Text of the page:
As noted above, class actions for defective solar panels can be very expensive and carry significant liability exposure. The company should immediately review its insurance program and tender the claim to all its CGL carriers that issued policies from the beginning of the class period to the present. These claims may trigger multiple policies, so the company should tender to all potentially applicable insurers. This notice should advise the insurer of all facts that support coverage, seeing as some of these facts may not be expressed in the complaint.
For example, the complaint may allege that the power generation has been reduced but may not describe the claim as involving a ‘loss of use’ of the roof surface and inverters. In addition, the complaint may not describe the sudden nature of the damage to the panels. Bringing these facts to the insurer's attention will assist in obtaining a favorable coverage determination. This notice should be sent as soon as possible, as insurers generally take the position that ‘pre-tender’ legal fees – attorneys' fees incurred before notice is given – are not covered. Thus, delay can cost a company dearly, especially if there is significant activity early in the case.
The company should also investigate whether it bought any solar panel warranty insurance. This is a specialized, non-standard insurance product that the company may have bought. This policy is written on a ‘claims made’ basis. If this coverage was purchased, then the company should put this insurer on notice as soon as the policy is identified. Failure to give timely notice may result in a loss of this coverage.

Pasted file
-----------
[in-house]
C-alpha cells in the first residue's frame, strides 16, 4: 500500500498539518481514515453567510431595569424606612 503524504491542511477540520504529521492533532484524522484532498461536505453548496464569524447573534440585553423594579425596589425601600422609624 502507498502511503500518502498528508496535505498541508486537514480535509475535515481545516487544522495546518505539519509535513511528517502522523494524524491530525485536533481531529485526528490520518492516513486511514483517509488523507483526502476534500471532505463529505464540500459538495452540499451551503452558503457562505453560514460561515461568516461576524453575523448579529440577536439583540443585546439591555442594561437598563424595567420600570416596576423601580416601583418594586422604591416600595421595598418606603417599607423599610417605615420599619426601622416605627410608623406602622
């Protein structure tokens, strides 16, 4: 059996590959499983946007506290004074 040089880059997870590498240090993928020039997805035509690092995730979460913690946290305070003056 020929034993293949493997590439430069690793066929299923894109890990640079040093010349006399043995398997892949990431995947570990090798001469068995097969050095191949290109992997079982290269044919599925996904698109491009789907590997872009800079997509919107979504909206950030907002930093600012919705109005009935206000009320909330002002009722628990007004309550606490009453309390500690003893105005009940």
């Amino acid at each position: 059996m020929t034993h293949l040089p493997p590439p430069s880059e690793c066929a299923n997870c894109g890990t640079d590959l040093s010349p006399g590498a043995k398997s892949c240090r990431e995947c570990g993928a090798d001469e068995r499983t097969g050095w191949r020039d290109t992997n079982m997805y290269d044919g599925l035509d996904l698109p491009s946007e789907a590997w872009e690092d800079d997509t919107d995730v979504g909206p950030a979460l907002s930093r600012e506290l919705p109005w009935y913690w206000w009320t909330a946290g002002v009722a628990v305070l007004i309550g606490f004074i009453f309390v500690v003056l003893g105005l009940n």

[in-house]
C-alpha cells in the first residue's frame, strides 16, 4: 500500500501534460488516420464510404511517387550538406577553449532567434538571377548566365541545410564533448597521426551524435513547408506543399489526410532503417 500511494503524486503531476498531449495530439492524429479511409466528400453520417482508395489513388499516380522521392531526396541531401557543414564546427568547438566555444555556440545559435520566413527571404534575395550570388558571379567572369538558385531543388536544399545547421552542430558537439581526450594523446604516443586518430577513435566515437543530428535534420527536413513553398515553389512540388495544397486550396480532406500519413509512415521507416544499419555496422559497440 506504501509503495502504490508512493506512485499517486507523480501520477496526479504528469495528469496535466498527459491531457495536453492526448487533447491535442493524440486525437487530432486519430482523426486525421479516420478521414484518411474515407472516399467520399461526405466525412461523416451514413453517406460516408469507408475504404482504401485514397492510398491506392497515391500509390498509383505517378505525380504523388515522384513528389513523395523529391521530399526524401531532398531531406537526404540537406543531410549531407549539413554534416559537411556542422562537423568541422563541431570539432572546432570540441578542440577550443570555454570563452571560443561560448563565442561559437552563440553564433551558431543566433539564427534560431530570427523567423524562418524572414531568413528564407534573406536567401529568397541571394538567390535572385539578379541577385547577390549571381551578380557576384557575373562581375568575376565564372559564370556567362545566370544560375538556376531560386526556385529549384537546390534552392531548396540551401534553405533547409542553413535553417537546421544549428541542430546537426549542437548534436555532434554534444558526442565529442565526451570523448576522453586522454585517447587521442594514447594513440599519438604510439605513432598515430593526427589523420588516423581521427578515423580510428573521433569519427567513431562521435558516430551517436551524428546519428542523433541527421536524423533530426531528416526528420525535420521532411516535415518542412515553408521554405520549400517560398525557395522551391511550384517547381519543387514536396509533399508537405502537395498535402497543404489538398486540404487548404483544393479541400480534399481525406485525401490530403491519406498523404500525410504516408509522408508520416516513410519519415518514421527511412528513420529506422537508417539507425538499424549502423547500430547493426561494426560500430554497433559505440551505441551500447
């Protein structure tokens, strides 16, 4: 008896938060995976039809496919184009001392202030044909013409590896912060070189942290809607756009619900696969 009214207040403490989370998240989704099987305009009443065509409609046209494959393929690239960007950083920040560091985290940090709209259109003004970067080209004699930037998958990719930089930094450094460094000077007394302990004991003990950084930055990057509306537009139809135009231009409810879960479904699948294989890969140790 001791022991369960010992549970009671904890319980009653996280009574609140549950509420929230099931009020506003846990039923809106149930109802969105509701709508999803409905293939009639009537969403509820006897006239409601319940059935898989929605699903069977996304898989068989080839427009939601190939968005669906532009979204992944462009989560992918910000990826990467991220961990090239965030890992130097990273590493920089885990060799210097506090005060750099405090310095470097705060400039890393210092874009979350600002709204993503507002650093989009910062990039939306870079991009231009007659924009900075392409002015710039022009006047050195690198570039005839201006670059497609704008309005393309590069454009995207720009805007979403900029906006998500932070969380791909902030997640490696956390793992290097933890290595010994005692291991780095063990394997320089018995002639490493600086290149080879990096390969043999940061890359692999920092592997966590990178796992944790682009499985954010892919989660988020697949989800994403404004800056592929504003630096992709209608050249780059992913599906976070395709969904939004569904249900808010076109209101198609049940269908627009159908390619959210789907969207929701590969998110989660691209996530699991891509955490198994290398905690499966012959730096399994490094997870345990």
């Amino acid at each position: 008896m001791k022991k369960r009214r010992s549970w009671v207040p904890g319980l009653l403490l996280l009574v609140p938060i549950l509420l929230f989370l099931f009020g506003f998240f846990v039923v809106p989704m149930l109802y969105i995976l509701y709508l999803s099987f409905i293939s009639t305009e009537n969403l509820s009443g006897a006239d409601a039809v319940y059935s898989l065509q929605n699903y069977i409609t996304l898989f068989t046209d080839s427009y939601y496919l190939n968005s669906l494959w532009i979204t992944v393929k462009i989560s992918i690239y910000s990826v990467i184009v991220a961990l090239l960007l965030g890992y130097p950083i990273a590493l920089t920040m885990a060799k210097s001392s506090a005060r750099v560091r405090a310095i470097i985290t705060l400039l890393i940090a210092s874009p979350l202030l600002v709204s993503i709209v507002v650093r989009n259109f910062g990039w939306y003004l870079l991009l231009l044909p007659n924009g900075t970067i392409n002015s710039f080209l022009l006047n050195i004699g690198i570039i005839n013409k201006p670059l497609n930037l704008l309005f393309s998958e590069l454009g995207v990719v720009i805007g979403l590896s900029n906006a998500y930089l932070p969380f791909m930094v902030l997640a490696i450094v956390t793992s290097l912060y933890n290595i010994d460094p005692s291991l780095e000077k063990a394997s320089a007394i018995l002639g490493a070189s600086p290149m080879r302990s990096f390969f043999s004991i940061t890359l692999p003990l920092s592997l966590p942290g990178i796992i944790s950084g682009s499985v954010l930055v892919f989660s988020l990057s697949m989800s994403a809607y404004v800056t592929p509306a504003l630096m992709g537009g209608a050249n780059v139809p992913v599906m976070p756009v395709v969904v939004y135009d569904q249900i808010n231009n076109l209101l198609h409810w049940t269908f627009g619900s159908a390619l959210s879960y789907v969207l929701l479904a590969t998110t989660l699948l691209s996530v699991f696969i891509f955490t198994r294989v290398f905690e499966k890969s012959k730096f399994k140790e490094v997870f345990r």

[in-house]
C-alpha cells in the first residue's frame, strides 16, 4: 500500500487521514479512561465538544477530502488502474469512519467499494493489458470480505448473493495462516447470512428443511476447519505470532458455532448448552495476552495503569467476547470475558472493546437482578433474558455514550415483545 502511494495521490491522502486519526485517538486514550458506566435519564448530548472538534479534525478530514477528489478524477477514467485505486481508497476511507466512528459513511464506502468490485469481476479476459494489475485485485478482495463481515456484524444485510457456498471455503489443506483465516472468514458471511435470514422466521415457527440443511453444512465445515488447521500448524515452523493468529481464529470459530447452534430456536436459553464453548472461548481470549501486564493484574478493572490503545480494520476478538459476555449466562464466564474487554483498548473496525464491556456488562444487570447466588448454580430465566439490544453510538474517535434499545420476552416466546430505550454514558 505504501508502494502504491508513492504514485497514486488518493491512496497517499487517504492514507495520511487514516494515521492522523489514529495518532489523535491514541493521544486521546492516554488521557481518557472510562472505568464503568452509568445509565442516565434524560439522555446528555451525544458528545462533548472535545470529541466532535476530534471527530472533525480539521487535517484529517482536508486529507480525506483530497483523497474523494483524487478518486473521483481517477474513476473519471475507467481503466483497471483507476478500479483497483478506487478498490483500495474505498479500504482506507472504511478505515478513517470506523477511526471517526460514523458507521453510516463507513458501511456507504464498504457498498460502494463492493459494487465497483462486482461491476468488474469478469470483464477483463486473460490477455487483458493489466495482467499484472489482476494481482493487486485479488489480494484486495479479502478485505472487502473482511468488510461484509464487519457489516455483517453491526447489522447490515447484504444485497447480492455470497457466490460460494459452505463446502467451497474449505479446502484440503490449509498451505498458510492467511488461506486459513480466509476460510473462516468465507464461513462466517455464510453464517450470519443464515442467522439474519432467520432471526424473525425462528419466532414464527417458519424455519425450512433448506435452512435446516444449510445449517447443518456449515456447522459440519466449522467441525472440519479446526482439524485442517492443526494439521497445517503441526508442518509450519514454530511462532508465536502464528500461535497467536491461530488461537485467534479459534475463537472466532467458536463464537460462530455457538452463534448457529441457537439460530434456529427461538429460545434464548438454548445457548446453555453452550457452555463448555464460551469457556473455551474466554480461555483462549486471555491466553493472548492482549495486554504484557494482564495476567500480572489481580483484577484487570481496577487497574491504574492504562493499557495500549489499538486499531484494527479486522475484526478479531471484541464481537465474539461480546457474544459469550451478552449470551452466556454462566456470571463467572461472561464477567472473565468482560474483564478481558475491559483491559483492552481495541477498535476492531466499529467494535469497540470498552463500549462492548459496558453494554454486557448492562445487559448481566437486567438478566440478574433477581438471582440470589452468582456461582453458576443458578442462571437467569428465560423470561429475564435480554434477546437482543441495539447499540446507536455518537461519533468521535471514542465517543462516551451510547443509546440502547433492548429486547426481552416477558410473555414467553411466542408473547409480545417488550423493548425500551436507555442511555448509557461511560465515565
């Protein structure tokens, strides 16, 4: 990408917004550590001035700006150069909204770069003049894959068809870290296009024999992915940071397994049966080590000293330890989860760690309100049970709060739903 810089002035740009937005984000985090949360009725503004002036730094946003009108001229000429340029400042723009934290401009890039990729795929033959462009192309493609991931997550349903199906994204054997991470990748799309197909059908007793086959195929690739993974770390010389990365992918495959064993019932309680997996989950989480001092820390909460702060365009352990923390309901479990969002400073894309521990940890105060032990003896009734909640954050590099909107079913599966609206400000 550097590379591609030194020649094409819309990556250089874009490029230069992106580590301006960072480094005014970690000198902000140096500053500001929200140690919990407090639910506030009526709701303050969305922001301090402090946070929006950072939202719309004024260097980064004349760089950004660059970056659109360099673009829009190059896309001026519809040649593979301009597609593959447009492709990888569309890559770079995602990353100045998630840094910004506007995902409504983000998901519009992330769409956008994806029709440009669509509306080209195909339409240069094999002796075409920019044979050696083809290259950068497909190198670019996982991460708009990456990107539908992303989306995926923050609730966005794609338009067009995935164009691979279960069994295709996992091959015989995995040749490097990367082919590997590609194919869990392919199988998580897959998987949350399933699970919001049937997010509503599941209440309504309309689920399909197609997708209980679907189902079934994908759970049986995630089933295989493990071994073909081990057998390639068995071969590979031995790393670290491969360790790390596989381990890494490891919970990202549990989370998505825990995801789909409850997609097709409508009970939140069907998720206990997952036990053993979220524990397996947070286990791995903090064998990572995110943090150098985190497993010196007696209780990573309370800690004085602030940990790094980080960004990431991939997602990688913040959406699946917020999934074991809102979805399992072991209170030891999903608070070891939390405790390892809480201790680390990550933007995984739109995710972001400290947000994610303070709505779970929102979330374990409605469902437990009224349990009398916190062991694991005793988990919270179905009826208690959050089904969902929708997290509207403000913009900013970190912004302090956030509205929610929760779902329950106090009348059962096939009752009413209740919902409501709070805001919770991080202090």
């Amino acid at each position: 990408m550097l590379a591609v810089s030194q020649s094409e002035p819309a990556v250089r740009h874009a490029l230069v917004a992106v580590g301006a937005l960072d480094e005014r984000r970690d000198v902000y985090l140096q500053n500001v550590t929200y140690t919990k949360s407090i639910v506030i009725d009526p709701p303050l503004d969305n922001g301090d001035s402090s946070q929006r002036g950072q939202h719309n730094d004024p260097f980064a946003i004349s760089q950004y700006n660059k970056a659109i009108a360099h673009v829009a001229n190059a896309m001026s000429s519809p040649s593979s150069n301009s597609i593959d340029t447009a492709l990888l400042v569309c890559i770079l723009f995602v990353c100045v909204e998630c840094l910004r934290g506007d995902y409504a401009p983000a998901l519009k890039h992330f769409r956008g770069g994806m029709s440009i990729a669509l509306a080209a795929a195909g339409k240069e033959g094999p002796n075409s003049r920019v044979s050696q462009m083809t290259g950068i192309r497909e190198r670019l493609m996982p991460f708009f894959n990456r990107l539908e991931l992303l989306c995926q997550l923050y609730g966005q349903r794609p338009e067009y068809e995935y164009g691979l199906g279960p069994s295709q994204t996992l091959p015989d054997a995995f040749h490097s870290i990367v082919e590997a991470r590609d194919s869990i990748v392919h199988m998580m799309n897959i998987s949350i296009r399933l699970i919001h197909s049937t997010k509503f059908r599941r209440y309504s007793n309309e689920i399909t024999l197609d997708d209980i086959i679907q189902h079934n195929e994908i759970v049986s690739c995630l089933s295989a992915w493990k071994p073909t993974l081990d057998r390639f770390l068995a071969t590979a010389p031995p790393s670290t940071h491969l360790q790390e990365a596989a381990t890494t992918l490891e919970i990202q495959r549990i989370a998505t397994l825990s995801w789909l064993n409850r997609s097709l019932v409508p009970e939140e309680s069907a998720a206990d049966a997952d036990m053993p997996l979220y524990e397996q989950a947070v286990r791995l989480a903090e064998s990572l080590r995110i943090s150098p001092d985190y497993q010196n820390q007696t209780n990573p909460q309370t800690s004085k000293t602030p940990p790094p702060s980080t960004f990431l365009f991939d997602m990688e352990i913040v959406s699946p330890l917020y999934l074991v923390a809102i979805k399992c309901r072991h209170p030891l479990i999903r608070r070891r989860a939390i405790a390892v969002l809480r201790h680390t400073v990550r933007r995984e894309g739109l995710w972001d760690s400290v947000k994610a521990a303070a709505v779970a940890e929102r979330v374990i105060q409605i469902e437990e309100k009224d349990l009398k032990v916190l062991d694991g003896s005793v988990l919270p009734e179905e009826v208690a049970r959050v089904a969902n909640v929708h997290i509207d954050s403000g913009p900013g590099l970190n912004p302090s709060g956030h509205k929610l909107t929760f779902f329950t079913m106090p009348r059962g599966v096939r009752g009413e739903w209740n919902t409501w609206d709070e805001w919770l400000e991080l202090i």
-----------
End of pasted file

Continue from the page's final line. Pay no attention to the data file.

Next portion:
Following the tender, the company should evaluate the insurer's response letter. Carriers may improperly deny coverage for the claim – which should be addressed immediately with a detailed explanation of why coverage is provided. Moreover, even if the insurer accepts coverage, it may not advise the insured of its right to independent counsel. This should also be carefully evaluated. The law in most jurisdictions allows the insured to have counsel of its own choice if the insurer reserves the right to deny coverage, as the coverage issue may cause a conflict of interest between the insurer and insured. Though considerations may vary from case to case, invoking the company's right to independent counsel is often the best course.
The company should also remember to keep the insurer in the loop even after these ‘defense’ issues are resolved. The insured has a duty to cooperate with the insurer, and it is prudent to keep the insurer advised of the case status.
Moreover, the company should make sure to notify the insurer in advance of any settlement discussions to avoid any potential breach of the insured's duties and to involve the insurer in the funding of any settlement. Getting settlement payments from the insurer may require the active involvement of coverage counsel for the insured, as insurers will typically resist coverage for these claims, and the insured will need to vigorously advocate the points above and the facts supporting these positions.
Involving the company's insurers in the defense and settlement of class-action litigation can be a complex process, but there are steps that can provide significant monetary benefit to the insured.
John D. Green is a partner at Farella Braun + Martel LLP, where his litigation practice focuses on recovering insurance policy proceeds for corporate policyholders. He can be reached at (415) 954-4492 or firstname.lastname@example.org.